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Should Arts Venues Honor a Nazi Hostess?

New York’s French Institute Alliance Française boasts a Florence Gould Hall while San Francisco has a Florence Gould Theater, both named after a French society hostess and philanthropist whose largesse, since her death in 1993, has been distributed by The Florence Gould Foundation. These venues were named before three histories of wartime France established that Gould was also an enthusiastic hostess and friend to Nazis and Nazi collaborators in her lavish Paris home.

Alan Riding’s well-researched “And The Show Went On: Cultural Life in Nazi-occupied Paris,” out from Vintage Books on October 4 confirms information provided in Charles Glass’s “Americans in Paris: Life and Death Under Nazi Occupation” out in paperback in February from Penguin and Frederic Spotts’s “The Shameful Peace: How French Artists and Intellectuals Survived the Nazi Occupation” out last year in paperback from Yale University Press. But who were her guests and should their identity change the way her posthumous philanthropy is viewed?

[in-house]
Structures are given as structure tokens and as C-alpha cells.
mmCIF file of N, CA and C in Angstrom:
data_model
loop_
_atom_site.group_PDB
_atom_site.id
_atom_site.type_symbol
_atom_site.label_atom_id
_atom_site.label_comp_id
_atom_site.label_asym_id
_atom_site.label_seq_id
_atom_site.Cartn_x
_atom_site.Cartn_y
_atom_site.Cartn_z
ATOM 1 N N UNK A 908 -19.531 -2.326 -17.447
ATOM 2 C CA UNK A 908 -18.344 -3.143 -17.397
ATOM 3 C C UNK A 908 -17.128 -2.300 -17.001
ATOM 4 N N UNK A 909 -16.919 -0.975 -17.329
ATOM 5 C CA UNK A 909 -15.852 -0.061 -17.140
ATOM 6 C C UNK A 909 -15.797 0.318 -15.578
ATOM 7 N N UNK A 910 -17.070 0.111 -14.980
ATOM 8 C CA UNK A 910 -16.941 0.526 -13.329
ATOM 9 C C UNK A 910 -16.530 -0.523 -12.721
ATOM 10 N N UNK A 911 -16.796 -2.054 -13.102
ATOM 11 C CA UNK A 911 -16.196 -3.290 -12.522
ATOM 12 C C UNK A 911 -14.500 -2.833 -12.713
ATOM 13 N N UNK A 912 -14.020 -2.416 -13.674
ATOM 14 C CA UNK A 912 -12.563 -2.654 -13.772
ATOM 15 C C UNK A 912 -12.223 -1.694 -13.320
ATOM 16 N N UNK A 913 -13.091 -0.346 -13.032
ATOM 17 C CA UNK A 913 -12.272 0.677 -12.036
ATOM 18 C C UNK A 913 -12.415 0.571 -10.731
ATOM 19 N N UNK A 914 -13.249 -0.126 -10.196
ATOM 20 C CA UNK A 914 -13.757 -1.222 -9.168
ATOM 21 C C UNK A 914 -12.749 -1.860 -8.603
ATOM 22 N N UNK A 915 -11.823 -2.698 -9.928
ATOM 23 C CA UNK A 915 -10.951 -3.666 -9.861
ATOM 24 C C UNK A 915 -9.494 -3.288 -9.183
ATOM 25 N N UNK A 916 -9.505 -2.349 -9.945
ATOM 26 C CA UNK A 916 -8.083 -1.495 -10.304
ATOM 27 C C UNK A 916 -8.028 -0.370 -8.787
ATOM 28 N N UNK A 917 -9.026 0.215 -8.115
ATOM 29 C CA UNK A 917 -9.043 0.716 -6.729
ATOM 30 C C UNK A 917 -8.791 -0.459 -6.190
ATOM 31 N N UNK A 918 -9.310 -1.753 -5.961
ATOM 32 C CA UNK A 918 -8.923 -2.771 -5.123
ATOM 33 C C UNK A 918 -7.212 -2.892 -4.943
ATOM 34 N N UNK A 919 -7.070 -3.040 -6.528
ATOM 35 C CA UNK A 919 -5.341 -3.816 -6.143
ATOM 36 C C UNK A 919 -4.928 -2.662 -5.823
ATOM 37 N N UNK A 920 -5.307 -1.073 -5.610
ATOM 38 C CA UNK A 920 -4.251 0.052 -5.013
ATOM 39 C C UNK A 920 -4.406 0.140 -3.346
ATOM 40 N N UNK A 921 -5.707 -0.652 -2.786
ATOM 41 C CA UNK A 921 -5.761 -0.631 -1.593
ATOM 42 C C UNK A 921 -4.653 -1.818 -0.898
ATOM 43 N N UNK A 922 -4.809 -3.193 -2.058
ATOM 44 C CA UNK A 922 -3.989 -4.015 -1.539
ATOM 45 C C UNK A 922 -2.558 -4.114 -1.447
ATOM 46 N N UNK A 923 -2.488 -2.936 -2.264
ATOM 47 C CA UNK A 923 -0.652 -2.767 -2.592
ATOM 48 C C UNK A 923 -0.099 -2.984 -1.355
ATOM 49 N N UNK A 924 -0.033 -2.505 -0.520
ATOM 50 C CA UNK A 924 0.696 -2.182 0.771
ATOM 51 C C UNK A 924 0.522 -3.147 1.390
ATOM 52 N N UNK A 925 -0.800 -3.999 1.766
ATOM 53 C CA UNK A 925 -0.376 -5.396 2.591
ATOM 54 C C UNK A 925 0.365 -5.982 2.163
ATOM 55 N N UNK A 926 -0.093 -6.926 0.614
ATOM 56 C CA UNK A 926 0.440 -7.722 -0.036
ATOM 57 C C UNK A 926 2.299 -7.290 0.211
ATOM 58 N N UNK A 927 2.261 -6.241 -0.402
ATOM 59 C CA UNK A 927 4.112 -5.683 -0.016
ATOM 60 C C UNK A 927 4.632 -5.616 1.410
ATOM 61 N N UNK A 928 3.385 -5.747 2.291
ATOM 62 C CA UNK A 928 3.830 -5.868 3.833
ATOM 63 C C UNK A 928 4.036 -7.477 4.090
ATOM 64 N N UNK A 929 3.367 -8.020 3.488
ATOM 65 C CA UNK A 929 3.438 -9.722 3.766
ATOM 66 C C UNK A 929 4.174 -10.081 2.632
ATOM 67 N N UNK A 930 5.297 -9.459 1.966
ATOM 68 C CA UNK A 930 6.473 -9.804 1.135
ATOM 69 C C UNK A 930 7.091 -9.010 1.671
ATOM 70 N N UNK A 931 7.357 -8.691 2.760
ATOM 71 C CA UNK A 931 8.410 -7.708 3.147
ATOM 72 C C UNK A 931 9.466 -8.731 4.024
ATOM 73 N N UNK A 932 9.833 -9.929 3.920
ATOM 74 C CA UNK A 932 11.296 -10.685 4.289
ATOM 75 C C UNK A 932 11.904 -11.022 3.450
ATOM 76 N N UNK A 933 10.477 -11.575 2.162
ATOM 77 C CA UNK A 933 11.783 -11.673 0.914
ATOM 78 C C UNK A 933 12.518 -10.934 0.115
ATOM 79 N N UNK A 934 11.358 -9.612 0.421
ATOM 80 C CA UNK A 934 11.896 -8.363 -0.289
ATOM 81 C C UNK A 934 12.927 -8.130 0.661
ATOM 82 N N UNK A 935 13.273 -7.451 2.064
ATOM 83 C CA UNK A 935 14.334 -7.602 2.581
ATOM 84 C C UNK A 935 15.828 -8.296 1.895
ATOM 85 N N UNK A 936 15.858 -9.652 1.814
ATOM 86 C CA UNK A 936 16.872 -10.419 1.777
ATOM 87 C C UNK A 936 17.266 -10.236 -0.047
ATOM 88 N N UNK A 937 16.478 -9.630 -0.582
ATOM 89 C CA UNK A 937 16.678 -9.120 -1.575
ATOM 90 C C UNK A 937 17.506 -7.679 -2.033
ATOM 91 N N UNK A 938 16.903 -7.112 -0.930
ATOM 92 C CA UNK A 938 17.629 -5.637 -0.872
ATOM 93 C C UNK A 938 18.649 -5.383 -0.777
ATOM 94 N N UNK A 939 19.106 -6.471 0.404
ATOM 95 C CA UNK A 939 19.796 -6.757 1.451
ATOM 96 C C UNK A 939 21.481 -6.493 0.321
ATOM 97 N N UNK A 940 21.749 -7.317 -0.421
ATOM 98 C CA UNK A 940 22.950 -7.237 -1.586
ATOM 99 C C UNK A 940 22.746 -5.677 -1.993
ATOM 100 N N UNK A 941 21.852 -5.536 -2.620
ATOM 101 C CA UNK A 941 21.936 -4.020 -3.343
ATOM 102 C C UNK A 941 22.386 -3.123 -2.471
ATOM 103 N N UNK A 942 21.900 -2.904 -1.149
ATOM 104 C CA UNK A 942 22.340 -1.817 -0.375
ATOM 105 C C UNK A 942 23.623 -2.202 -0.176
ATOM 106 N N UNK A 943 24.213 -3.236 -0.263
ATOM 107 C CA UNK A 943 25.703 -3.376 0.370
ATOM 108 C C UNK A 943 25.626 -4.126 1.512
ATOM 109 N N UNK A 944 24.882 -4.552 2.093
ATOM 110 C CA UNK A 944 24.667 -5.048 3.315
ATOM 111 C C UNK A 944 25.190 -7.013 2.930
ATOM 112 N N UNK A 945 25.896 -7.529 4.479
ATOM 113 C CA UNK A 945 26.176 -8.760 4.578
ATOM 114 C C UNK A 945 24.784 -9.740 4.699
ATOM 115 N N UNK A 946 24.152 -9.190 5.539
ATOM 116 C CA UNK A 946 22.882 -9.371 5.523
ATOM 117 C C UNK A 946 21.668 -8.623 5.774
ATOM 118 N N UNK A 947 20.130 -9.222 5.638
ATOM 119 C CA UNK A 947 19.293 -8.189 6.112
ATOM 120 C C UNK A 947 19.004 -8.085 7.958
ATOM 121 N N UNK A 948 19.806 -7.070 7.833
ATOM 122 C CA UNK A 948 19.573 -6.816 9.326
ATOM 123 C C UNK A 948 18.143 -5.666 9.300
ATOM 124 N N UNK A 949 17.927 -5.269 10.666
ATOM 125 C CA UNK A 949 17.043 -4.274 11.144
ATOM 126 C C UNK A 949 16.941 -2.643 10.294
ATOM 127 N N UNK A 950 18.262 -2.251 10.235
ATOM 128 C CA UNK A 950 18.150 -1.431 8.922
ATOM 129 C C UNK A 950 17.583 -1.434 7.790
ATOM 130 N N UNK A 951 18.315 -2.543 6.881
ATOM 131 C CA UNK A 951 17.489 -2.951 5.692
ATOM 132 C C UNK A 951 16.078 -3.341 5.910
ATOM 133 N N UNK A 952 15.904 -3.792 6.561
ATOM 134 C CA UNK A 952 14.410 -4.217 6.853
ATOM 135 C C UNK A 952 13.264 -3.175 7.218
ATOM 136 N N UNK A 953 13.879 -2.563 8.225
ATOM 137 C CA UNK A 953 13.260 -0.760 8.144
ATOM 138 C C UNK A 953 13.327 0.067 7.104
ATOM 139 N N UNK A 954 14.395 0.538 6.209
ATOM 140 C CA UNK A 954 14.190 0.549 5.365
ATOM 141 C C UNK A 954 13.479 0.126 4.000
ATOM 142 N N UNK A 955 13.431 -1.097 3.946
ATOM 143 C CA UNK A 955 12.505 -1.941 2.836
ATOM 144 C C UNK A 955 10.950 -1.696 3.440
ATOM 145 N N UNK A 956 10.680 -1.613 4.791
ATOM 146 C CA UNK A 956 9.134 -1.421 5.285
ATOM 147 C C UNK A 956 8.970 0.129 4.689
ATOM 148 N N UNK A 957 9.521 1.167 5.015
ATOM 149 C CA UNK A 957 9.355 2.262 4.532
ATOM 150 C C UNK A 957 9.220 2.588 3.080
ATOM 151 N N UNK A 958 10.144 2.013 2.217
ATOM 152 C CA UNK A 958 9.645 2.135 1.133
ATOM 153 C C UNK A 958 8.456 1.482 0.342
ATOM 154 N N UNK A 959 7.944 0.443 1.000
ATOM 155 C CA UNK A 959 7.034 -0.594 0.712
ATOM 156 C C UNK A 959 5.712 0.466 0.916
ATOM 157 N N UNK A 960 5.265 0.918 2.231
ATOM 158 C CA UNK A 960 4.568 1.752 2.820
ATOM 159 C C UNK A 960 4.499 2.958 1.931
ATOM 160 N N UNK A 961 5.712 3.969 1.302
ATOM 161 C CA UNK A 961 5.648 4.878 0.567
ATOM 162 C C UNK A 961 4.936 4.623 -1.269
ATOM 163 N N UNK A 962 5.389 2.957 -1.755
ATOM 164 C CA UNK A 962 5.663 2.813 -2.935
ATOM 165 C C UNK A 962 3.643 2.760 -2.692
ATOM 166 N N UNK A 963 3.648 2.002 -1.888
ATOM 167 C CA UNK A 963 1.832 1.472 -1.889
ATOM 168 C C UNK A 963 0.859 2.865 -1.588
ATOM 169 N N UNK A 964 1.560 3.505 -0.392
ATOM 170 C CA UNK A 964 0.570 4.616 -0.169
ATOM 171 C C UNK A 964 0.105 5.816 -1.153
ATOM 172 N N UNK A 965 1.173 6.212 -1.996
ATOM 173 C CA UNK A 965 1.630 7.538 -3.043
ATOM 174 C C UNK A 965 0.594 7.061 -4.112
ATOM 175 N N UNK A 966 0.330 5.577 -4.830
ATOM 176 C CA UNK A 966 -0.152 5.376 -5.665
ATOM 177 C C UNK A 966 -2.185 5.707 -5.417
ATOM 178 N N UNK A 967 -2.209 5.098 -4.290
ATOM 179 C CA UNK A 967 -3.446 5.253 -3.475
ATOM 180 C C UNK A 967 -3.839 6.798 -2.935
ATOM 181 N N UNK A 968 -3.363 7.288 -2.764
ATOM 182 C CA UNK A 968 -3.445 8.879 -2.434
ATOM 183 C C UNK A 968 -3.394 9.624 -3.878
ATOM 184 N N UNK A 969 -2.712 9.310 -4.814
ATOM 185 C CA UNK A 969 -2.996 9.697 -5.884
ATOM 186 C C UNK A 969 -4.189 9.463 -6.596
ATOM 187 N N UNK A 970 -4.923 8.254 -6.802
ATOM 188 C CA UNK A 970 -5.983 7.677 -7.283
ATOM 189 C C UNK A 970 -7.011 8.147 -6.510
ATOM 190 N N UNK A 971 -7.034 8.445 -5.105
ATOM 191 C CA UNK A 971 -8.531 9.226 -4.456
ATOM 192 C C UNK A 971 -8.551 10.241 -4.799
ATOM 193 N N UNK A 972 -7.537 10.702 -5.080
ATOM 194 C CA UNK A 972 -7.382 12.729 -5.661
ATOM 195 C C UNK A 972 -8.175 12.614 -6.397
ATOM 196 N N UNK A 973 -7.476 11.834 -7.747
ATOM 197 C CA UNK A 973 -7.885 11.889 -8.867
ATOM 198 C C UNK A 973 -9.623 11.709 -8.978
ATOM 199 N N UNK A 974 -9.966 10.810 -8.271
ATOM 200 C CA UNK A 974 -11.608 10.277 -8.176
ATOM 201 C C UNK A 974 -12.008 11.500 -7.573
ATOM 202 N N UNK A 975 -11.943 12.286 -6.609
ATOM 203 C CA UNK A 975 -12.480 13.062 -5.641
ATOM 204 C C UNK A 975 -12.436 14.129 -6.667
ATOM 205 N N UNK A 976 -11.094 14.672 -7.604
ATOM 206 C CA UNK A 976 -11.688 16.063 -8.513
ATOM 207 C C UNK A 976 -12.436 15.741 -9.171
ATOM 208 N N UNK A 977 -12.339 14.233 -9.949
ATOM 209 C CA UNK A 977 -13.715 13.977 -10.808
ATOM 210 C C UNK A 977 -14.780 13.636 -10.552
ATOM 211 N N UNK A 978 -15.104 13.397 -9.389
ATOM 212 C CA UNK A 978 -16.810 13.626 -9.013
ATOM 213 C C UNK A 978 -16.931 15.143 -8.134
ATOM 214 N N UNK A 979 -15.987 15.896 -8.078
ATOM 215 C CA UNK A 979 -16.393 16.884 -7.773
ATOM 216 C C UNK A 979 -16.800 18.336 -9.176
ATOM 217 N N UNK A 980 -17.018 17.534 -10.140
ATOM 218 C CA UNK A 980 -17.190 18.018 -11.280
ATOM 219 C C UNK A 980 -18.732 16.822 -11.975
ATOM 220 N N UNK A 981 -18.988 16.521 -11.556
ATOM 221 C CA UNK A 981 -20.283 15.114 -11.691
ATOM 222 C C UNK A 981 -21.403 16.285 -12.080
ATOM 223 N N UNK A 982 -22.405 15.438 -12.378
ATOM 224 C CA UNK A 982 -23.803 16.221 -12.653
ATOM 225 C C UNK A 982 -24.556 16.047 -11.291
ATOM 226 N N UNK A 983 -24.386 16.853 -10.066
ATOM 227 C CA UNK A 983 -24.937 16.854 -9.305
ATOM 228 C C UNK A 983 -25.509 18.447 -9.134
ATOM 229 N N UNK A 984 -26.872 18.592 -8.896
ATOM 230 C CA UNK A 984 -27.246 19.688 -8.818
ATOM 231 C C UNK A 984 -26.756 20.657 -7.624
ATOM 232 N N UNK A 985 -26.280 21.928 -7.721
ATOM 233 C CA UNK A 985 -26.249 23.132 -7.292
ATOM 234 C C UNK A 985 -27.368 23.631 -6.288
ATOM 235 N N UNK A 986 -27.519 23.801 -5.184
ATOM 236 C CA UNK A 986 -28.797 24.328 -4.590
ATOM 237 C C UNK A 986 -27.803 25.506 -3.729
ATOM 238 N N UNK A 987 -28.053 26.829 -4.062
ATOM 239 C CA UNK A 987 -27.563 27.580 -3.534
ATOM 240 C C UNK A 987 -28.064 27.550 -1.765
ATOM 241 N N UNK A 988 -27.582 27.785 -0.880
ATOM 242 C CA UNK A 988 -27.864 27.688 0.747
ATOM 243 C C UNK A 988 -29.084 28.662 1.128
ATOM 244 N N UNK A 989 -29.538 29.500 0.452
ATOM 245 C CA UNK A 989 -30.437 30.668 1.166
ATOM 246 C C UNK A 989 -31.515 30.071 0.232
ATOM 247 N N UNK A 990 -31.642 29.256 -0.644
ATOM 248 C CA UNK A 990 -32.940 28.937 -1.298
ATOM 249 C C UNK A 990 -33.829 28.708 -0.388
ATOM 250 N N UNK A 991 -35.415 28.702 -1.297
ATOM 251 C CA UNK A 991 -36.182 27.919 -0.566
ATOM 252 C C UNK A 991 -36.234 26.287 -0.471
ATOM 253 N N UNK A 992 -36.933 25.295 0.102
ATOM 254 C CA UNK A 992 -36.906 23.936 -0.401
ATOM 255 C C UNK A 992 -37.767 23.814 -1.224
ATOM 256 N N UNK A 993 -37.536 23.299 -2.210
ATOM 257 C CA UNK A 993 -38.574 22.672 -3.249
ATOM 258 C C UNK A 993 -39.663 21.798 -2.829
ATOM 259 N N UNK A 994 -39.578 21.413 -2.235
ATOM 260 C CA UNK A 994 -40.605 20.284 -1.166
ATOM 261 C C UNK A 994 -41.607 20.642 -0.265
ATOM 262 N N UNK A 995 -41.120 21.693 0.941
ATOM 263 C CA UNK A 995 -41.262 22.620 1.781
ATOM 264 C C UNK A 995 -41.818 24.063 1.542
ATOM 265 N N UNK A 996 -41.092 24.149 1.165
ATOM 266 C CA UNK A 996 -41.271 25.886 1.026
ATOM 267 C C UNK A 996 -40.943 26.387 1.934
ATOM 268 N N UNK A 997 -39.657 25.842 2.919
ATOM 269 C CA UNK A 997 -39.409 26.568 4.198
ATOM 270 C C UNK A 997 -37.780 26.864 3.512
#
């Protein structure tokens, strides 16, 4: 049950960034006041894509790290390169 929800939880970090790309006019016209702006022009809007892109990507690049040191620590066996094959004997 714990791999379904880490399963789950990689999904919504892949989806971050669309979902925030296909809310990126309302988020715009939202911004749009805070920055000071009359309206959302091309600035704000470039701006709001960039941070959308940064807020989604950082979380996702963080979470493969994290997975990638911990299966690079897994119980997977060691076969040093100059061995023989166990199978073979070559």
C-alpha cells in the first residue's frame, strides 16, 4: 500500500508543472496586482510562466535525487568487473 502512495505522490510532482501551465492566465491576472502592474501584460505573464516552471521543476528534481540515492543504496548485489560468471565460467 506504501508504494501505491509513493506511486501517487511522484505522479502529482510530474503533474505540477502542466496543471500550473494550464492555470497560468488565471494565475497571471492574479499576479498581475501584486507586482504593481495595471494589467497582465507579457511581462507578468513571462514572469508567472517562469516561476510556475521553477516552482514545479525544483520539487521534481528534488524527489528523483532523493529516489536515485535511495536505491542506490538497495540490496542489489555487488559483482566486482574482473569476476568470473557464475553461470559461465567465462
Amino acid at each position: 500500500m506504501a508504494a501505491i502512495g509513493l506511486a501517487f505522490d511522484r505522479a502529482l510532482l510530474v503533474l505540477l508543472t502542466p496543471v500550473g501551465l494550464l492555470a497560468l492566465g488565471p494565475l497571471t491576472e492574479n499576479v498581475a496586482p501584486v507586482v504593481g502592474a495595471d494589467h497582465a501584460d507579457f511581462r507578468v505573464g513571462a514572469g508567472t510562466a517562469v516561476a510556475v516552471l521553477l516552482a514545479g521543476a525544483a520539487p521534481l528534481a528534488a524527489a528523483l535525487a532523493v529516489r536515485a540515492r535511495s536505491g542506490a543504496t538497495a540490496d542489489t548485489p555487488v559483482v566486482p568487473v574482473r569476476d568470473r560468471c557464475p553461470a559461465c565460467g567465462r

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Should Arts Venues Honor a Nazi Hostess?

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